Working full time as a developer again, I’m trying to apply my years of thinking about learning to my programming. Learning in school is one thing, it’s supposed to be the point of school after all. Learning at school became even easier for me once I reached the all important “learning matters far more than grades” conclusion. Learning while working full time is very different though. You have to explicitly decide to learn, to take extra steps to learn, otherwise learning stagnates and you find yourself stuck at the same skill level for years. I’m determined to not let that happen, so will be making every effort to keep up the pace of my learning.
Of course, there are many ways to practice “continuous learning”, but the one that I’m going to be attempting is just reflection. Sure, learning “the hard way” and other techniques may be more effective in the short run, but using them while at the same time producing as much good work as possible is hard. Using reflection as a tool for learning has the benefit of not taking time away from other important tasks and is arguably a more sustainable learning habit to create.
So the learning plan is as follows:
Every day after work, I reflect on what happened. Where did I make mistakes, where was I brilliant? what did I learn?
At the end of every week I can review the learning and summarize it. I will try and post these summaries here every week. Some of it will be new learning, some of it will be things I’ve forgotten some will be things I didn’t do because of lack of sleep and some will be pure guesses as to what will help make things better. I will break things into sections, general programming and language specific learning.
Much of this week was spent refactoring old code, in order to make a new set of features easier to implement. The process took me much longer than it should have. Here are some ways that I think can make the process of refactoring less painful.
Always make the minimal amount of changes to go from working to not working. My method was to first change the main attributes to be named correctly, then to watch for where things broke when they called for those attributes. Terrible idea.
The last thing that one should do is rename badly named variables and attributes. The first thing to do should be to DRY up the code as much as possible, only after everything is working and the code is as elegant as possible, should you worry about renaming old bad names. a “rename_column” migration is a hell of a lot cheaper than hunting through bad code for all references to a badly named variable/attribute.
On the subject of renaming attributes never use “find and replace all”. Check each instance of something that gets replaced. If there are too many of them, then it means that you haven’t done the DRY work that you should have first. If you do use “find and replace all” then every bug that you encounter for the next hour should have you thinking… “could this have been because of that find and replace all that I shouldn’t have done?”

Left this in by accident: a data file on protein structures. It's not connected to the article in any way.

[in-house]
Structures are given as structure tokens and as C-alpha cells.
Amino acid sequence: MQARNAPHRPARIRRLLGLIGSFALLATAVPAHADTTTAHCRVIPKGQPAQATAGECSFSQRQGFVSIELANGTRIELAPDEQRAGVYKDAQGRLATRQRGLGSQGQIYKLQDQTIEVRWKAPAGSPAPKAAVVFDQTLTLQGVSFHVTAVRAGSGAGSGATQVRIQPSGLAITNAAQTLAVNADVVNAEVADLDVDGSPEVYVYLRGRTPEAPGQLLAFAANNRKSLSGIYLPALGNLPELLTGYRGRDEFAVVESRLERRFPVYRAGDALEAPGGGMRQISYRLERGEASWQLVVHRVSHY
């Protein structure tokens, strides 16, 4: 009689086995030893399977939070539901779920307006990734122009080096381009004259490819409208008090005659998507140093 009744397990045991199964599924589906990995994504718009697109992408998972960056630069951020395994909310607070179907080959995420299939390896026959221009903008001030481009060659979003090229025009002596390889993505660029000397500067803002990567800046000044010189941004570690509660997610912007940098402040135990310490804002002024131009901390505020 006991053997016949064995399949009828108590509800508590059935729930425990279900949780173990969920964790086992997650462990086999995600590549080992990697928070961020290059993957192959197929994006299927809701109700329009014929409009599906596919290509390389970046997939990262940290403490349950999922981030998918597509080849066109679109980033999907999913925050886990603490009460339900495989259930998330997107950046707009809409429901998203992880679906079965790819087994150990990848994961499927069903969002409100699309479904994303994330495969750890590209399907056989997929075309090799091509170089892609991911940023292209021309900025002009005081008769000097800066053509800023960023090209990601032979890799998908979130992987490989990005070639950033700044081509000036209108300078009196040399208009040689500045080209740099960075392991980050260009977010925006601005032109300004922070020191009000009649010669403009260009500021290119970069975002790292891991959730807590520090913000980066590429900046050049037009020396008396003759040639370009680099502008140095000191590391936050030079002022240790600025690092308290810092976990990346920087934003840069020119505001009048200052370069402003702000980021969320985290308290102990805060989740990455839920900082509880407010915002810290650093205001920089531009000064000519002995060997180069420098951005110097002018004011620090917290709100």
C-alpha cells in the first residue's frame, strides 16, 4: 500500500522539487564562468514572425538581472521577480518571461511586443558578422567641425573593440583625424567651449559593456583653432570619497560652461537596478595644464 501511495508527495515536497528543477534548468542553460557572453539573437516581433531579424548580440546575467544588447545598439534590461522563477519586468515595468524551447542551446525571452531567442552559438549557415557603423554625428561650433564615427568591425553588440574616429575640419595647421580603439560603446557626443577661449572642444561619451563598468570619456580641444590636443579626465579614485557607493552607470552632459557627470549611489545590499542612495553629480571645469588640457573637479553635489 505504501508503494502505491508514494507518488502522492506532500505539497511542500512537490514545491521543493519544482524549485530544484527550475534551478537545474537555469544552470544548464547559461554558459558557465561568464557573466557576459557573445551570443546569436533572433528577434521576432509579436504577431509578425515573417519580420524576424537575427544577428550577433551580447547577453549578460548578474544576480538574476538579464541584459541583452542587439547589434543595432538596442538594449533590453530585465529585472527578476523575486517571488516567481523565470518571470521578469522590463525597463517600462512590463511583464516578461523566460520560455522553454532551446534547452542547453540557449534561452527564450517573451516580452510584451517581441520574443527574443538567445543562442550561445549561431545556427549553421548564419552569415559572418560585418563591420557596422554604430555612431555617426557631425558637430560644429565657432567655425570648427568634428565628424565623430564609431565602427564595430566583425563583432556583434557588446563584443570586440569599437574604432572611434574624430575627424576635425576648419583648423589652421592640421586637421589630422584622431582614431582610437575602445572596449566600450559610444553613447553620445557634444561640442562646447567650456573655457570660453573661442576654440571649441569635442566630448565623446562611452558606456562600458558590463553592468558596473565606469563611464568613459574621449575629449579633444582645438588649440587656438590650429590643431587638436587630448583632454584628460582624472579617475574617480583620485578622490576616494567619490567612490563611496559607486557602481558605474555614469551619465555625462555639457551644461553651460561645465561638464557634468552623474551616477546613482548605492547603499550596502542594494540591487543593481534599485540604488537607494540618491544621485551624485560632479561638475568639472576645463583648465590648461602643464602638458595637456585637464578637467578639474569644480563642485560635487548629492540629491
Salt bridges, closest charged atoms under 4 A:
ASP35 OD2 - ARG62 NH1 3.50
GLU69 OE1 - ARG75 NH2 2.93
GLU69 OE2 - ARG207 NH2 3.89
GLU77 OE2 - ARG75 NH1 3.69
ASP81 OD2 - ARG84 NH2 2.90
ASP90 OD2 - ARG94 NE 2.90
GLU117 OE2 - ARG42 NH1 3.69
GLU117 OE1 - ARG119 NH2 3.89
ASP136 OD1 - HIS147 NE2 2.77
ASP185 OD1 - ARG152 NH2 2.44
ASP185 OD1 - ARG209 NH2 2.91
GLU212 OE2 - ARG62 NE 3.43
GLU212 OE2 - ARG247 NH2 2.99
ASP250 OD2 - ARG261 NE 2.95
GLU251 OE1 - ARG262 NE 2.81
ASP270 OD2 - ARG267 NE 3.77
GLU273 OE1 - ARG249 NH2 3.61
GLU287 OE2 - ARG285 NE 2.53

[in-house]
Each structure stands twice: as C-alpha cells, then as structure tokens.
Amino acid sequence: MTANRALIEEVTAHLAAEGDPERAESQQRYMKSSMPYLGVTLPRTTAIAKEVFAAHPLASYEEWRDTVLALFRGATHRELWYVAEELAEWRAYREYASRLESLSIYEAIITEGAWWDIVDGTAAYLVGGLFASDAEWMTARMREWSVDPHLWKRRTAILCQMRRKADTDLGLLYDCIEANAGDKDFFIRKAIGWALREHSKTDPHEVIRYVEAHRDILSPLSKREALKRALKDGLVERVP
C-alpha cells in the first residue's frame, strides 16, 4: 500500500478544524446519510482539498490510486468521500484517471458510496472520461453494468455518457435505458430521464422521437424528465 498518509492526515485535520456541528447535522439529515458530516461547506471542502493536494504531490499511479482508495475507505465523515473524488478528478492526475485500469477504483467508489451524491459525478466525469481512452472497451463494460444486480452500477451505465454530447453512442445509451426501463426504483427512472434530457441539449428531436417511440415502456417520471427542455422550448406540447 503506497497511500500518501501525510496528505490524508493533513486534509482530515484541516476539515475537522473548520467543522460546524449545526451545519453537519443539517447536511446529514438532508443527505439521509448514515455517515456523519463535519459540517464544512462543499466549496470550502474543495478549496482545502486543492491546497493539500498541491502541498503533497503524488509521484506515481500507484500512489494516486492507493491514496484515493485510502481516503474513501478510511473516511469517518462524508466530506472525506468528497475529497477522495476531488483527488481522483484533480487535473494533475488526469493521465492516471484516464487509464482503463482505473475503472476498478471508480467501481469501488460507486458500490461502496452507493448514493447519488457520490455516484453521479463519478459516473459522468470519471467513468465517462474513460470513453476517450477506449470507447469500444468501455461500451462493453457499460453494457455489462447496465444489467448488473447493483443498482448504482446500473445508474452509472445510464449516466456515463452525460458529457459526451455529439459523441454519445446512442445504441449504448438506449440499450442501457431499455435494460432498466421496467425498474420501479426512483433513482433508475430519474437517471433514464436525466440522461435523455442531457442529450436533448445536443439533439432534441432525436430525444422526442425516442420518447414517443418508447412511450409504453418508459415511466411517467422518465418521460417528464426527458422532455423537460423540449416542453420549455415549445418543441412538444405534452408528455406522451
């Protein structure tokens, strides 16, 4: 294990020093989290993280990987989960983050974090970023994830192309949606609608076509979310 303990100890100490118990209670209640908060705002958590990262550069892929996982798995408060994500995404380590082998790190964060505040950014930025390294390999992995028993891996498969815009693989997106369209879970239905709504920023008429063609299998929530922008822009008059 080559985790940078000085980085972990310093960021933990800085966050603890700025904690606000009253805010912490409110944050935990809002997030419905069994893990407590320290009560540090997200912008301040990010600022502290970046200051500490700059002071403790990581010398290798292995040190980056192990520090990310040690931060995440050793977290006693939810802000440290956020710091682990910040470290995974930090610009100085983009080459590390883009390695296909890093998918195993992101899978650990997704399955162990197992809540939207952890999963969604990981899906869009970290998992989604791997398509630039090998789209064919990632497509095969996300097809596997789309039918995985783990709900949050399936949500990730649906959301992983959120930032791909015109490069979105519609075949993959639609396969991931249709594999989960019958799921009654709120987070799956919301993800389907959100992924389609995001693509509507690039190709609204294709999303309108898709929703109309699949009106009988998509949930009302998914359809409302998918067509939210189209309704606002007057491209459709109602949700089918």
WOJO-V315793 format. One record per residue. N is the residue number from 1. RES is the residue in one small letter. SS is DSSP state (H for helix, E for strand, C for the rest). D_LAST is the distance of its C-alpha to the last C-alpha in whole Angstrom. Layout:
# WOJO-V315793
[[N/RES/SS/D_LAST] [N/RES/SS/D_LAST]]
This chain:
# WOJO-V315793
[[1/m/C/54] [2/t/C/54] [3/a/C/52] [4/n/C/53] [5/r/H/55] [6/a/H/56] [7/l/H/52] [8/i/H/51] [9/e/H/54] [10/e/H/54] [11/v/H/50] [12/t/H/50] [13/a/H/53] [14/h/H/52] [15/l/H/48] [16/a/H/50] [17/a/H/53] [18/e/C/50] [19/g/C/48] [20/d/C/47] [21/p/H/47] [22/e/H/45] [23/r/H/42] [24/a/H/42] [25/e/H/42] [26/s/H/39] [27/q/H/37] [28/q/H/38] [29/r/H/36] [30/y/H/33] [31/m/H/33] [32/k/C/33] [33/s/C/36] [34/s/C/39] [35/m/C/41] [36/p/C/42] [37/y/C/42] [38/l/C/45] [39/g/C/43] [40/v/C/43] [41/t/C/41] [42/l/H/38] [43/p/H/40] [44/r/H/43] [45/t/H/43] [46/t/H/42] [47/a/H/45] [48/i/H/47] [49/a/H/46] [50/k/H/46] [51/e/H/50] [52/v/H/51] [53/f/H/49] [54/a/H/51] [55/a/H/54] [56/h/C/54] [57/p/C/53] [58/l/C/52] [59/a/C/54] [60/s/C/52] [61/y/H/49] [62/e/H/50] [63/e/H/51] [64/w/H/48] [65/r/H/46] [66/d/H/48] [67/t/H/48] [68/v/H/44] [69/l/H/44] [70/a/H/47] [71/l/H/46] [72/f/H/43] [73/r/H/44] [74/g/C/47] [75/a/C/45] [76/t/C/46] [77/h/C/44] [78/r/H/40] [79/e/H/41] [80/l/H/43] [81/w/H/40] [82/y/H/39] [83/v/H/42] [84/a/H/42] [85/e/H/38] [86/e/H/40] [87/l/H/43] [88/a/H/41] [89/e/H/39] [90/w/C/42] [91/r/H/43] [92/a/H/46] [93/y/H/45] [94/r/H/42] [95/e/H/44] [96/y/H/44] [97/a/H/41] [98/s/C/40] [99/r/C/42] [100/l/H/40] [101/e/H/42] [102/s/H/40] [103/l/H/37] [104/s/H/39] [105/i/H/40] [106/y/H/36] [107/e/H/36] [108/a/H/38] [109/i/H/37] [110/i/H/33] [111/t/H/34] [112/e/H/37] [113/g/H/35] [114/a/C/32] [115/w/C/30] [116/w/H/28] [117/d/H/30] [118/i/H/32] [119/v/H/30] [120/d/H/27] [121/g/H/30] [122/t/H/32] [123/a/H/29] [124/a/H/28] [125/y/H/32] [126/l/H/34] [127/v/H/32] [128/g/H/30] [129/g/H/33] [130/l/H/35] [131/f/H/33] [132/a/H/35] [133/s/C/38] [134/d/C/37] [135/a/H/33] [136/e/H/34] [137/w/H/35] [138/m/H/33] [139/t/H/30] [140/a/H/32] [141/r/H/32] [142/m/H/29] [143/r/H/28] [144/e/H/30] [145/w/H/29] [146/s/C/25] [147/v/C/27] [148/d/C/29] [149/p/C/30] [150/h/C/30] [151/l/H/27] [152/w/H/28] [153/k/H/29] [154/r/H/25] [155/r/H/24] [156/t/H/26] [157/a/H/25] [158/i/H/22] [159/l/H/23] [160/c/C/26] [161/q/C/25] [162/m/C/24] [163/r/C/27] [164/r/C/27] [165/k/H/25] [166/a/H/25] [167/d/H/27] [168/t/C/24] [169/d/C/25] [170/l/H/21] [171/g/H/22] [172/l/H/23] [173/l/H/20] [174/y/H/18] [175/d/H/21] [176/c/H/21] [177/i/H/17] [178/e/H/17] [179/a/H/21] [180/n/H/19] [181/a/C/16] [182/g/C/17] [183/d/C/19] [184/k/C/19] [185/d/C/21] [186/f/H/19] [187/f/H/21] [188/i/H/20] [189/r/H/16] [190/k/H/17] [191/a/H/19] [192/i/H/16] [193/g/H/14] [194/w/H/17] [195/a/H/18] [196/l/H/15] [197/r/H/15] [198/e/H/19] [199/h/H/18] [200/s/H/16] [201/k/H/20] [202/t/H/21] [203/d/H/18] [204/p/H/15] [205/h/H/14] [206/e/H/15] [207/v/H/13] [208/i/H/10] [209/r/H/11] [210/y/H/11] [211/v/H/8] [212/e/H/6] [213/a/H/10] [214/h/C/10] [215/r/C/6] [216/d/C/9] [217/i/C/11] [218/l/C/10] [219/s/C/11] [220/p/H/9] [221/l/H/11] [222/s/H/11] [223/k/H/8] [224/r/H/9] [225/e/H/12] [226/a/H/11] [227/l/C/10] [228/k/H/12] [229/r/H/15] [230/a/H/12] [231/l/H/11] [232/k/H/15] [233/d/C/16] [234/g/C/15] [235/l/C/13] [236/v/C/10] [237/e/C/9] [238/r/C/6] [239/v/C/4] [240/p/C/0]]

Resist the temptation to just mindlessly trace variables when there is a problem. After the first or second tweak to try and make things work, stop and take a breath. Start enumerating the things that could be wrong. Don’t trust your brain to hold all of these elements, write the various causes for the error down (yesterday I stuck a large strip of dry-erase roll on my des to help with this). Doing it without looking at the code too much helps as well, it gets you thinking more abstractly and actually allows you to put those years of listening to Computer Science lectures to use. Think of all the different ways that you can actually test to see which one of these causes it is. Once you have a list, rank them by probability and work from there. As Steve Wolfman told me on my very first CS lecture at UBC, “Computer Science is the science of clear thought”. Writing things down is the easiest way to make your thoughts clear.
Ruby on Rails:
use validates_presence_of to ensure that variables that you need are there. Make sure you actually need those variables.
The before_validation callback can be really useful to consolidate and double-check that everything your model needs is there.
Spend every effort as a team to make the specs fast. Every extra second that a test takes, gets multiplied by the number of developers running tests by the number of times it’s run over it’s lifetime. Those extra seconds can easily add up to hours on a big complex project. Slow specs lead to less testing which leads to broken code.
Single table inheritance in Rails is easy. It can be done simply by making a class a subclass or another ActiveRecord::Base class. The caveat is that that superclass’s table needs to have the “type” attribute, in which Rails will automatically store the type of the subclasses.
When converting a non-ActiveRecord model to an ActiveRecord model pay careful attention to methods that may be overriding ActiveRecord methods. Deal with those first.
Rails AntiPatterns is a really good book. I’ve been trying to force myself to read and watch as much as possible on programming in Rails and this book has been by far the most engaging!
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